Pike Research noted that efforts to retrofit commercial and public buildings to make them more energy efficient have a number of drivers, including a sense of social responsibility to reduce greenhouse gases and carbon footprint, an attempt to retain tenants and gain a market edge in a competitive building market, and, above all, the desire to reduce operational costs by reducing energy consumption.
“Retrofitting existing buildings offers one of the most cost-effective ways for a business to reduce its operating expenses,” said senior analyst Eric Bloom. “Many energy conservation measures can be implemented within strict investment criteria, and a growing number of financial instruments are deepening the scope of energy efficiency retrofits, driving continued investment in energy efficient HVAC, lighting, and control systems.”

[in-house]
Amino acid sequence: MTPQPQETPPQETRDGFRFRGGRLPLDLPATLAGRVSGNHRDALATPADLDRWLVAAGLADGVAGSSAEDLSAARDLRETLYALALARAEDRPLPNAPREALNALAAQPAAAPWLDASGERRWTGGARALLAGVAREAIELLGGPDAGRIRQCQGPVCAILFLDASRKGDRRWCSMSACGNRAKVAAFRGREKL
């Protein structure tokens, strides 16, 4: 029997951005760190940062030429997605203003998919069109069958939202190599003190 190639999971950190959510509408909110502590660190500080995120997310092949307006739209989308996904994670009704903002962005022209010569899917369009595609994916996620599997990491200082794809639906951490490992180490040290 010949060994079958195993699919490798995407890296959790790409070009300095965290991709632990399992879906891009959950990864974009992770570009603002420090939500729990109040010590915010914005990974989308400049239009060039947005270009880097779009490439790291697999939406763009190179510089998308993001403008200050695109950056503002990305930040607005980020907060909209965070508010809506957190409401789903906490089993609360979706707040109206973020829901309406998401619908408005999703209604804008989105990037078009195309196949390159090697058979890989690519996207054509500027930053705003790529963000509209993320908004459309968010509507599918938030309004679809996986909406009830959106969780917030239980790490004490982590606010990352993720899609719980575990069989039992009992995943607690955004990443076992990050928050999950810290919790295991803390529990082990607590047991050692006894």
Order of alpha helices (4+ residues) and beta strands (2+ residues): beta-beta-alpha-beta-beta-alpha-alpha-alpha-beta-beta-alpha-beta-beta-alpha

North American energy efficiency revenues are forecast to more than double over the remainder of the decade, increasing to $35.3 billion by 2020.
Western Europe is expected to remain the largest market for energy efficiency retrofits in commercial and public buildings, but its share of world revenues is predicted to drop from 41 percent in 2011 to 37 percent in 2020. Asia Pacific, which represented 32 percent ($26 billion) of the revenue stream in 2011, is forecast to increase to 36 percent ($54.6 billion) by 2020, almost equaling Western Europe.
Publication date: 7/16/2012